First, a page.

When Dora finds herself wondering, What is a woman?, she is
   attempting to symbolize the female organ as such. Her
   identification with the man, bearer of the penis, is for her on
   this occasion a means of approaching this definition that escapes
   her. She literally uses the penis as an imaginary instrument for
   apprehending what she hasn't succeeded in symbolizing. (III 178)

Since "the symbolic is what yields us the entire world system" (Lacan III 177), it is necessary that the hysteric have the words to reposition the phallus/penis from "an imaginary instrument" to its place as an essential component of the female sex organ and that this be done in words. "It is because man has words that he has knowledge of things" (Lacan III 177). Yet, the hysteric, "industrious as she is" (Lacan XVII 34), is unable to produce words that reveal "the magnitude of what she as woman is capable of revealing concerning jouissance" (34).

Lacan claims that she is unable to do so because "this is not what matters to the hysteric. What matters to her is that that other called a man know what a precious object she becomes in this context of discourse" (Lacan XVII 34). But what if it is "what matters to the hysteric"? Lacan produces the hysteric as "a logician" (XVIII, IX 15). But the logo-hysteric must circulate in his four discourses. It is the structural rule of the game. Another structural rule of the game is that "any gender being analyzed ... [is] obliged to pass through the hysteric's discourse, ... this is the law, the rule of the game" (Lacan XVII 33).

Lacan, well-heeled by Kojeve's reading of Hegel, notes that "when a slave has redeemed [rachete] himself he is a master only in that he has begun to risk everything" (XVII 82). It is the hysteric's excessive risk in her endeavour to know jouissance that seduces both Freud and Lacan and provides the momentum for the posthysteric's breaking of the circuit of the four discourses.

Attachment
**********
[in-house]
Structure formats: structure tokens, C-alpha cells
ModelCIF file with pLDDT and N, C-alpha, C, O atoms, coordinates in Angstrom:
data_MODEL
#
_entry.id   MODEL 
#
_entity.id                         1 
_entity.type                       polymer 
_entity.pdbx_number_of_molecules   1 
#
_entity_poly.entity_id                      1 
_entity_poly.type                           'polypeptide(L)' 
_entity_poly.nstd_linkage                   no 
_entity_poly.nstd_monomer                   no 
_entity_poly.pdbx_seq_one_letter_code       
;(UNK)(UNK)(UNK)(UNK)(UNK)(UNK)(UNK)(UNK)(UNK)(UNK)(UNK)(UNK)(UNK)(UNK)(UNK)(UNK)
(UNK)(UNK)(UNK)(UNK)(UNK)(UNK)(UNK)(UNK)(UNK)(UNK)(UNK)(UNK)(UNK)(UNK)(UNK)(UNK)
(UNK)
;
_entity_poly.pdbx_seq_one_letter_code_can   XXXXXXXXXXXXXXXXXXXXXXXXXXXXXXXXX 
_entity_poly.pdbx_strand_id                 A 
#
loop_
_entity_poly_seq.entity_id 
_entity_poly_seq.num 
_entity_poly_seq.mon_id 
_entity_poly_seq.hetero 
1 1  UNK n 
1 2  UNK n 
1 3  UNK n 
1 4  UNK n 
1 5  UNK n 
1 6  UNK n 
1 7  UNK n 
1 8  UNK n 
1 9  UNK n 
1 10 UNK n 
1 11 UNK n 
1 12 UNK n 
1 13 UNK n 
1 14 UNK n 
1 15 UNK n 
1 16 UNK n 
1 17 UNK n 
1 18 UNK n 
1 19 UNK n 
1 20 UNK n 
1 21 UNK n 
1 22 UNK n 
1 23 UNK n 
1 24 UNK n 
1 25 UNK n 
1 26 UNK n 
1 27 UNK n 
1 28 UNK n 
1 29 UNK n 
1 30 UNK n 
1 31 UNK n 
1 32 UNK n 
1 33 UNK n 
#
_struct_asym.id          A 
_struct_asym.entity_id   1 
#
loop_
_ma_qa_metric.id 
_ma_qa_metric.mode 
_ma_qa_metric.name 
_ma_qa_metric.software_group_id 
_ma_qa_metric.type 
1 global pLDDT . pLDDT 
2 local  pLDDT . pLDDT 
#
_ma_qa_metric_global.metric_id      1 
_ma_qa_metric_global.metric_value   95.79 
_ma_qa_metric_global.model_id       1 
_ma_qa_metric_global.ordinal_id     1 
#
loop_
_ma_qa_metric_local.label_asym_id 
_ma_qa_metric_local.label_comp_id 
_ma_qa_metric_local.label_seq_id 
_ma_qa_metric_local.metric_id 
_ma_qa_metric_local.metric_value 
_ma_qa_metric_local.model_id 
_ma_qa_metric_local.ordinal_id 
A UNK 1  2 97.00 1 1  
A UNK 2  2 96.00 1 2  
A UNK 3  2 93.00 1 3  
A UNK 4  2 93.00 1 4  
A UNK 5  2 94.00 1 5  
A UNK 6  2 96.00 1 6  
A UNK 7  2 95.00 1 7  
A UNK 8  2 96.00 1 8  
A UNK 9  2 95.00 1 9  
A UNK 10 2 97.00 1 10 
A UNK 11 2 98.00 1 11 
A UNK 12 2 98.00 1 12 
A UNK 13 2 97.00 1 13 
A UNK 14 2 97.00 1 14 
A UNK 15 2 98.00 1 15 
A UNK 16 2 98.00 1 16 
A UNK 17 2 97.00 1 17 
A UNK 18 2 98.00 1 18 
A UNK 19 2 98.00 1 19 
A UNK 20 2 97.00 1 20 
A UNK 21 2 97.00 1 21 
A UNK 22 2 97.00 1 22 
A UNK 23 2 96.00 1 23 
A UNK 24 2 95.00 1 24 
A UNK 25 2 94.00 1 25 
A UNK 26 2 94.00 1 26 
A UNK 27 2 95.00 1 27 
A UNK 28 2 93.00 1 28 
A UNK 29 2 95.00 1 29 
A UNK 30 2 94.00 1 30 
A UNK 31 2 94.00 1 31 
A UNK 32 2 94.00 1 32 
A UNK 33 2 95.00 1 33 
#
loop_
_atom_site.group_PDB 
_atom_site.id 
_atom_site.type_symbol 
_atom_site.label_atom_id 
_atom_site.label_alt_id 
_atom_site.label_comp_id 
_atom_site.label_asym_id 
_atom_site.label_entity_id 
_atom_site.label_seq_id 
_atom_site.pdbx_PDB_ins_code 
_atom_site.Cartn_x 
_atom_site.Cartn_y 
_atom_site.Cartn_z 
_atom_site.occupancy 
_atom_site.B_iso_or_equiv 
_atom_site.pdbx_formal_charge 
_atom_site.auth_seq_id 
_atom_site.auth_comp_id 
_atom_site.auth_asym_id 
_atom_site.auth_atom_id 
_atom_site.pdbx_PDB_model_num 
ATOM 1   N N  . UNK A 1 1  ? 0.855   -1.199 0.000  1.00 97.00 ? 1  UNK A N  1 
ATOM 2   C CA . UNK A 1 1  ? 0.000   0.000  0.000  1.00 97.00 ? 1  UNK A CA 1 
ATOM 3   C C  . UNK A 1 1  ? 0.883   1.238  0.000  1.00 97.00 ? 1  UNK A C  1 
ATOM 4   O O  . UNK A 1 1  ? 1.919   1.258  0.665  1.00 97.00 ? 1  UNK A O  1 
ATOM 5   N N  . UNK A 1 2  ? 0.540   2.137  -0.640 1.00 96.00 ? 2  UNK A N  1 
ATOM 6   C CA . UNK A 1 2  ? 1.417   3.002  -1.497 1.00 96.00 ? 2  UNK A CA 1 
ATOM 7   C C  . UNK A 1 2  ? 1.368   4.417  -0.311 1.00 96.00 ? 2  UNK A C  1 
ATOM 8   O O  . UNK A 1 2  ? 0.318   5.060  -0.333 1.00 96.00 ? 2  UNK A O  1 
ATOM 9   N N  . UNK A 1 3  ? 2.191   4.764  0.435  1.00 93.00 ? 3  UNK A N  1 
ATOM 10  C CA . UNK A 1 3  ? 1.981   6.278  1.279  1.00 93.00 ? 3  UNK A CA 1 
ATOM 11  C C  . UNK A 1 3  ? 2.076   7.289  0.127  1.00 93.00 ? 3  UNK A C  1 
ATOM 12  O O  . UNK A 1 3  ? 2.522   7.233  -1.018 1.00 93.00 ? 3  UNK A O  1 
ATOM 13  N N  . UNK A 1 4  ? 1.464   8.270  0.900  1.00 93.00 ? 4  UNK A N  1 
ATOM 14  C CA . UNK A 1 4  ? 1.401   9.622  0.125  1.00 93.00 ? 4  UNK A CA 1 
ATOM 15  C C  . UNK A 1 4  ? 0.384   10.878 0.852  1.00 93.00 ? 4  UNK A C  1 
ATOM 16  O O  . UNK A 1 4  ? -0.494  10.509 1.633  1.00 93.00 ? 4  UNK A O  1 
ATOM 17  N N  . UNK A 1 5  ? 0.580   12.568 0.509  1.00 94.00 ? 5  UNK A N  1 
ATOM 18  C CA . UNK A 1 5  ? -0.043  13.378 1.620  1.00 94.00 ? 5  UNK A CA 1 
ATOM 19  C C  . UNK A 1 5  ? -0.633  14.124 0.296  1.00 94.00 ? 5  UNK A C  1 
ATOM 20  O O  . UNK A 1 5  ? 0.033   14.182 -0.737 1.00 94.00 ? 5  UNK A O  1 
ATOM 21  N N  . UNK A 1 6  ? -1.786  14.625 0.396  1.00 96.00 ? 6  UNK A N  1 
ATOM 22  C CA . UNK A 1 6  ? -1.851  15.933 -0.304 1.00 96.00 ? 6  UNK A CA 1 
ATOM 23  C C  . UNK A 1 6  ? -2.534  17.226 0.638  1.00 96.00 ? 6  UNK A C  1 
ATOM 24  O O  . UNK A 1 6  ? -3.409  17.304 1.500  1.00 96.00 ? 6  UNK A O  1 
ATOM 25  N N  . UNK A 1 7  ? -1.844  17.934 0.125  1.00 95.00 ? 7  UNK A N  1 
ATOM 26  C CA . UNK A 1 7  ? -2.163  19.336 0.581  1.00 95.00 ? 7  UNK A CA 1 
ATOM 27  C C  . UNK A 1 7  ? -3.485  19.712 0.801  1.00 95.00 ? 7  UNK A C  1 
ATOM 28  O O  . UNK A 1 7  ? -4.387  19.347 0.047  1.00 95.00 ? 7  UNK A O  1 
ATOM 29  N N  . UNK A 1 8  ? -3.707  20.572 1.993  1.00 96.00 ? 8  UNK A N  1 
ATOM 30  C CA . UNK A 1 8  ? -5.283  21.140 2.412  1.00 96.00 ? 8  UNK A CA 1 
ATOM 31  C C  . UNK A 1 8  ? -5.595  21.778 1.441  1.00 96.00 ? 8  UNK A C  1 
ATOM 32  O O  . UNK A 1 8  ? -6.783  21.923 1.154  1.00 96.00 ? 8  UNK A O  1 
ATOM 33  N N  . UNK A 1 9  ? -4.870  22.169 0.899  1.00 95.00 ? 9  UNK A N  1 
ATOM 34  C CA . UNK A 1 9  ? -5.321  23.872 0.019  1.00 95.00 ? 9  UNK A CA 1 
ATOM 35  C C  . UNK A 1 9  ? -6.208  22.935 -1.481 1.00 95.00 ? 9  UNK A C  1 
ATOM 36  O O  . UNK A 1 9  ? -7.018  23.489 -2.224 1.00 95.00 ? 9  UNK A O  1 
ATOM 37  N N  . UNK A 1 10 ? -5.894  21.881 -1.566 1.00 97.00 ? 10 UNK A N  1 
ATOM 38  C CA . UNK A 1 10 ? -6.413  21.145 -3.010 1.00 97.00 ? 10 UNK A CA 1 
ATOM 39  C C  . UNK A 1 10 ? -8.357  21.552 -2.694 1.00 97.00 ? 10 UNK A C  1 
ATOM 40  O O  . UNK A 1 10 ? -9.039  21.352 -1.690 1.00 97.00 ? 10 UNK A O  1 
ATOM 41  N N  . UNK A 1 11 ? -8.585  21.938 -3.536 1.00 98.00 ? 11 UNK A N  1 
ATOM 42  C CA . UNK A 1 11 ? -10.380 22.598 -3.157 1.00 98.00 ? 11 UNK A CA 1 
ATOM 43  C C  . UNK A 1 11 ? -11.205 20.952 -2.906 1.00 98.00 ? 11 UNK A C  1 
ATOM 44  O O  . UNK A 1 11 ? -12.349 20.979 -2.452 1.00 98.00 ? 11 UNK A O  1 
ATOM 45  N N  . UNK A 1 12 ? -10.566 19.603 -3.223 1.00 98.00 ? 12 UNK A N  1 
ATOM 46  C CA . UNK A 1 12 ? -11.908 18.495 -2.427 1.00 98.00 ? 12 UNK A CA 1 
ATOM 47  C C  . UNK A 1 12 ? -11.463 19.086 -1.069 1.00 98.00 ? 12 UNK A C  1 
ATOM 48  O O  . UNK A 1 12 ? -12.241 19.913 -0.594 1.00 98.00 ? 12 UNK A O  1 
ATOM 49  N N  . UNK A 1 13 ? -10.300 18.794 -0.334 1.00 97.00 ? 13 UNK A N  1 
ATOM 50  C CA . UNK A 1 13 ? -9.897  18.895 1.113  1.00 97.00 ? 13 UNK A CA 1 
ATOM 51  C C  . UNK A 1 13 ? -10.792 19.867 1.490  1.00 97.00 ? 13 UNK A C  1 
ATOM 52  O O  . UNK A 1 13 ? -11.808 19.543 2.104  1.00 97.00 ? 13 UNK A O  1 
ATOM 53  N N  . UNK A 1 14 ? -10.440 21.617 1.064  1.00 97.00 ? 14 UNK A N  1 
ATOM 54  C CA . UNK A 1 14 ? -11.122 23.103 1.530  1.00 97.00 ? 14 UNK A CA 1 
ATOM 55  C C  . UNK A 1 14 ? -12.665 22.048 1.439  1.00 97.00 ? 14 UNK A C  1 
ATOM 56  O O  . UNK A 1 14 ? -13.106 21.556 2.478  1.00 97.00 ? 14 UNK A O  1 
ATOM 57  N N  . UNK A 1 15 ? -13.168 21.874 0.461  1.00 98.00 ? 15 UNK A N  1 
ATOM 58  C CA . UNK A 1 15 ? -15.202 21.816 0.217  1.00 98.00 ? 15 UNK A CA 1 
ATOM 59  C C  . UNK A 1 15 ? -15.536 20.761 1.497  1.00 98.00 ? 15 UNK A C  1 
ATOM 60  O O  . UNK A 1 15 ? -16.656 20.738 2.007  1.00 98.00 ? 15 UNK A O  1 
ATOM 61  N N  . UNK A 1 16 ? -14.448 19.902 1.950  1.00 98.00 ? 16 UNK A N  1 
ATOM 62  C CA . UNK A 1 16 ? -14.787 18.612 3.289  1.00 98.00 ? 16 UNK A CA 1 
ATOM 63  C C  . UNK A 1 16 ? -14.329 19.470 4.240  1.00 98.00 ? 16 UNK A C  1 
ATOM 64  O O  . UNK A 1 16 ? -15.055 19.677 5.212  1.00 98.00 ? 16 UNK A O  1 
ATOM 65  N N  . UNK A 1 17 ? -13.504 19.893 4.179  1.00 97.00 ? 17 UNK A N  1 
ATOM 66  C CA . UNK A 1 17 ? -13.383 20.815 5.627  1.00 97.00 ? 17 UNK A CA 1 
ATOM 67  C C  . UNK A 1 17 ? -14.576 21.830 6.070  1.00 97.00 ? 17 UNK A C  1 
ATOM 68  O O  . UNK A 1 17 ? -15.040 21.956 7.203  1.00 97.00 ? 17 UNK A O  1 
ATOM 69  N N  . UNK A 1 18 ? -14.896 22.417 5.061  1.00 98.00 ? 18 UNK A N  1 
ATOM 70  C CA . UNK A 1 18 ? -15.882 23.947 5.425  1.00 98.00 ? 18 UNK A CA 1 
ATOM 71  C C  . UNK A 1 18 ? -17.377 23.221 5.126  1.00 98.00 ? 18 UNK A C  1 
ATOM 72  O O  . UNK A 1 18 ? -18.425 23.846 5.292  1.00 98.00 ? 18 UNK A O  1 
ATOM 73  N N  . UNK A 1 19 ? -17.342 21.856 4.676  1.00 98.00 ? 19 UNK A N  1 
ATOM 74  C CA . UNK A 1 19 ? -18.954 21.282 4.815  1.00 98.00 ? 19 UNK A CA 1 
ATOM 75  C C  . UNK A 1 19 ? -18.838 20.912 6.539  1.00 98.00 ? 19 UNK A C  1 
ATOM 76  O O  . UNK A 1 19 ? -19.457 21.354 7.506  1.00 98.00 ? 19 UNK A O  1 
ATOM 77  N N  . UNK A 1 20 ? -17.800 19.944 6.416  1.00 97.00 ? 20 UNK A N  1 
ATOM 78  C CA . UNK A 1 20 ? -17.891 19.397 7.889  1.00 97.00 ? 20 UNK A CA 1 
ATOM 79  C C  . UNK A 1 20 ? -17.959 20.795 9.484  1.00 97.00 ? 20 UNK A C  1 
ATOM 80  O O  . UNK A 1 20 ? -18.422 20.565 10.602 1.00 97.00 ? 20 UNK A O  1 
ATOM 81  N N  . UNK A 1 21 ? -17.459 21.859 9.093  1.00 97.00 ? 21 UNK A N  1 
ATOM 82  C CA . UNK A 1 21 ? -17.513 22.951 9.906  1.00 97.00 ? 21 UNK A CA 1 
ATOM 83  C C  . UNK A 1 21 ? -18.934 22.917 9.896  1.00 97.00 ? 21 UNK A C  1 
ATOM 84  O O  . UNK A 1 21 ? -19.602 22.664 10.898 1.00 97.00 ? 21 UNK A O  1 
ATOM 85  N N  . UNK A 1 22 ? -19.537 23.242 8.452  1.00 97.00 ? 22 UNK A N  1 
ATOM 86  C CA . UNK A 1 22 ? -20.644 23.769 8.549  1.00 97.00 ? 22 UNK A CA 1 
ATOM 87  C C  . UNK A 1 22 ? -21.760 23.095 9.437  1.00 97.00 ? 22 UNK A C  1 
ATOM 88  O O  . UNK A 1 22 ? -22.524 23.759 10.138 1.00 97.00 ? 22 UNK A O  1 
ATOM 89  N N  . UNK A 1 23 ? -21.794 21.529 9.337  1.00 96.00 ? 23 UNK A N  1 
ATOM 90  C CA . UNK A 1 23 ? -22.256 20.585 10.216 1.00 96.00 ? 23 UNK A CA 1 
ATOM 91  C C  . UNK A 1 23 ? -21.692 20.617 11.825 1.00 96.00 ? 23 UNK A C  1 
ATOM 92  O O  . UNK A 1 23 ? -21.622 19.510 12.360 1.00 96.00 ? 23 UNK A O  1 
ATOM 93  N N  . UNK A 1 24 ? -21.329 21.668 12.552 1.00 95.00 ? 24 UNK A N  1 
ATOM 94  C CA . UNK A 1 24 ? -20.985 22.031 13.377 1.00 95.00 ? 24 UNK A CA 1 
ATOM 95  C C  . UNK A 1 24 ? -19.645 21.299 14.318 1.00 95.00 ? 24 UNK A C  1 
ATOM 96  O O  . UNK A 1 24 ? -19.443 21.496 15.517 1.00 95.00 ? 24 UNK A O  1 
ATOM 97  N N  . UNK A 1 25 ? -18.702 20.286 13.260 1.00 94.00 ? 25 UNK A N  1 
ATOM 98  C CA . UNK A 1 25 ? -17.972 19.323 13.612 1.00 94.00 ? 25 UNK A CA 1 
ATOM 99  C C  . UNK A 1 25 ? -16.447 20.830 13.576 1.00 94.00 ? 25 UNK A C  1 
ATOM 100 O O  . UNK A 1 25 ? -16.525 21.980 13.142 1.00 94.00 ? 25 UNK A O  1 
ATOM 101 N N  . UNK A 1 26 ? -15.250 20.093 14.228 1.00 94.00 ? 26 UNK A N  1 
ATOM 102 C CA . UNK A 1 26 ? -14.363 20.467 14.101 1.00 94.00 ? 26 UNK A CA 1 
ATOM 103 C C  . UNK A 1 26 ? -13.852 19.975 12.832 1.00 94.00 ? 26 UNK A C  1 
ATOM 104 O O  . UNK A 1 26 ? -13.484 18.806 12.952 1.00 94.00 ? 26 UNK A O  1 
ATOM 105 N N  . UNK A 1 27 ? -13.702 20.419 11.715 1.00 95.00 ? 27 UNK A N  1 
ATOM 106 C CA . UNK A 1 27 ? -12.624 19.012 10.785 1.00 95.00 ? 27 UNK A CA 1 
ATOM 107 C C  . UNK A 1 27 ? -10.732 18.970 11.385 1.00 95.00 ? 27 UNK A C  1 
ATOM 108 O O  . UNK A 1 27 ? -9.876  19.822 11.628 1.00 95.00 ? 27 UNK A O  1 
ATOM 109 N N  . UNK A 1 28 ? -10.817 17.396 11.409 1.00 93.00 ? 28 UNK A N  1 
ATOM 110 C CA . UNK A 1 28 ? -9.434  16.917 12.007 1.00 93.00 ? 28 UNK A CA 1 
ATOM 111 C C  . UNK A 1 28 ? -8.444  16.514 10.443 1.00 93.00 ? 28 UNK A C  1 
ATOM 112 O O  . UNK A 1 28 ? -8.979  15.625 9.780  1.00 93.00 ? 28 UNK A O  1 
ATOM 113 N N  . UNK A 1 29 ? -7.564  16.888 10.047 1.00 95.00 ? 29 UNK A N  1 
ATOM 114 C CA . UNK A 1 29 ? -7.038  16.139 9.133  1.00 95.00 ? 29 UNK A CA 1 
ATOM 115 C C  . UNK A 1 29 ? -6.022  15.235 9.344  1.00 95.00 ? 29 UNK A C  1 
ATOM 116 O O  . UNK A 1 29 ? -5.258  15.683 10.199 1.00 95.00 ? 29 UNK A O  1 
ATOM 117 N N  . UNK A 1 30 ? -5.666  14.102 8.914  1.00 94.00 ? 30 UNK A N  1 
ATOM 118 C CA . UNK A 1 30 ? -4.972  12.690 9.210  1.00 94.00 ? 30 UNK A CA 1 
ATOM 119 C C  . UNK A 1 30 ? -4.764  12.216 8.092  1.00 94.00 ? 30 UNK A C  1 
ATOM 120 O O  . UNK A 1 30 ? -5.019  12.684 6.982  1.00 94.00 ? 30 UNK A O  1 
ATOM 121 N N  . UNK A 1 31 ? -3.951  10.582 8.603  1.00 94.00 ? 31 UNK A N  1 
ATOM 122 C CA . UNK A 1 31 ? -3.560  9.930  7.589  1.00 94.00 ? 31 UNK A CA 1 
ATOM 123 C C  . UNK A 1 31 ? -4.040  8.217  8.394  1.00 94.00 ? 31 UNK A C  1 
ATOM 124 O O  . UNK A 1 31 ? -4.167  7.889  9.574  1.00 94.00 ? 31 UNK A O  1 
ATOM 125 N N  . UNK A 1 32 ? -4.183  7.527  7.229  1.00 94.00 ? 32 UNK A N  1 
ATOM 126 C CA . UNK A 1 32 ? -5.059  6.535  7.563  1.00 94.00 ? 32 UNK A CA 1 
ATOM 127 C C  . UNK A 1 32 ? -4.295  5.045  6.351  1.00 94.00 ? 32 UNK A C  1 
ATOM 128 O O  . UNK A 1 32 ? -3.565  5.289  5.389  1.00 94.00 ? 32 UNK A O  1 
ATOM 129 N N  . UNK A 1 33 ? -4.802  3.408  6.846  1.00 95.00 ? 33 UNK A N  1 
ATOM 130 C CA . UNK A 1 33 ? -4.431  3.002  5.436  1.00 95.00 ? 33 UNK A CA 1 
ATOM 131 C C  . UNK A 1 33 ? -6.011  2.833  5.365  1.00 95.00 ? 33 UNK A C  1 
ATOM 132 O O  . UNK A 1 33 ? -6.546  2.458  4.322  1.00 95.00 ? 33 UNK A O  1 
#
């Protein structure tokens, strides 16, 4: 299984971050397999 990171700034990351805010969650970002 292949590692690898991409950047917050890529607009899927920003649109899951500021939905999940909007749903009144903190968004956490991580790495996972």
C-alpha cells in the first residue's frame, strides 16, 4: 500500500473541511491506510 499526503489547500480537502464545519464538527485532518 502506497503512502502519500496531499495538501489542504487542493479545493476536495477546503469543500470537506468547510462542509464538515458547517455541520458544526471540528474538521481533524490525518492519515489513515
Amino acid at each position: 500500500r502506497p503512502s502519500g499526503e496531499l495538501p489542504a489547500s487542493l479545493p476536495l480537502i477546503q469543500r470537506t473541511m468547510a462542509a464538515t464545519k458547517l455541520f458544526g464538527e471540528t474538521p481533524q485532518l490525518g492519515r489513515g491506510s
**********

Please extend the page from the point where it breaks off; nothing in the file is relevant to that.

The hysteric's desire for knowledge and the recognition of her jouissance is perhaps Lacan's desire for her as well. For Lacan says, "It begins with a tickle and ends in a blaze of petrol. That's always what jouissance is" (XVII 72). But, of course, inside the structure of the four discourses, the object of desire, object a, can never be attained. "A blaze of petrol"--liquid fire. In Dora's first dream a house is on fire and her mother wants to rescue her jewel case before leaving; in the House of Lacan D'or lets the structure go, escaping with her jewel and liquid fire.

Eighteen-year-old D'or

"The family circle of the eighteen-year-old girl who is the subject of this paper included, besides herself, her two parents," a close older female mentor, and two female housemates (Freud, "Fragment of an Analysis" 48). D'or was spending the summer of 1973 in her aunt and uncle's winter house; her live-in companions were two female friends of the same age; the location was a small North American Midwest city surrounded by a rural hinterland. The young women were virgins and quite interested in the slightly older young men in town, university students from other areas of the country, employed to work on a new section of a natural gas pipeline.

Following an evening of dancing at a local venue, D'or and one of her housemates returned home each with a young man. D'or's housemate and her guest retired to a bedroom. D'or and her young man Herr D. remained in the kitchen; D'or was sitting on Herr D.'s lap kissing him; suddenly a body movement occurred with which she had no familiarity nor knowledge: "[D]uring the man's passionate embrace she felt not merely his kiss upon her lips but also the pressure of his erect member against her body"; "The pressure of the erect member probably led to an analogous change in [her] corresponding female organ" (Freud, "Fragment of an Analysis" 60, 61). Whether it was fear of Herr D.'s erect member pushing through his clothing or her erect member equally yet differently pushing through her locked jewel case and her clothing, D'or temporarily froze. As the paralysis lifted, she bit her tongue, pushed him away with her arms, and said "'get out.'" Herr D. reacted angrily with the words: "'You are frigid,'" adding as he left, "'just like this table.'" Herr D. had diagnosed D'or as having a sexual dysfunction--frigidity--which in DSM-V (2013) becomes "female sexual interest/arousal disorder" (IsHak and Tobia 2013). Not for a moment did Herr D. consider that perhaps D'or's jewel case remained closed because he held an incorrect key.

D'or threw up in response to the physiological fear state and her terror of sexual dysfunction; she entered a fugue state for a period of seven hours, during which she also suffered aphonia and crying convulsions. Frau J., D'or's teacher and confidante, sixteen years older than her, was summoned. It could be said that rather than "[a] romantic and sentimental friendship with one of her school friends" D'or had this with Frau J., "accompanied by vows, kisses, promises of eternal correspondence" (Freud, "Fragment of an Analysis" 52).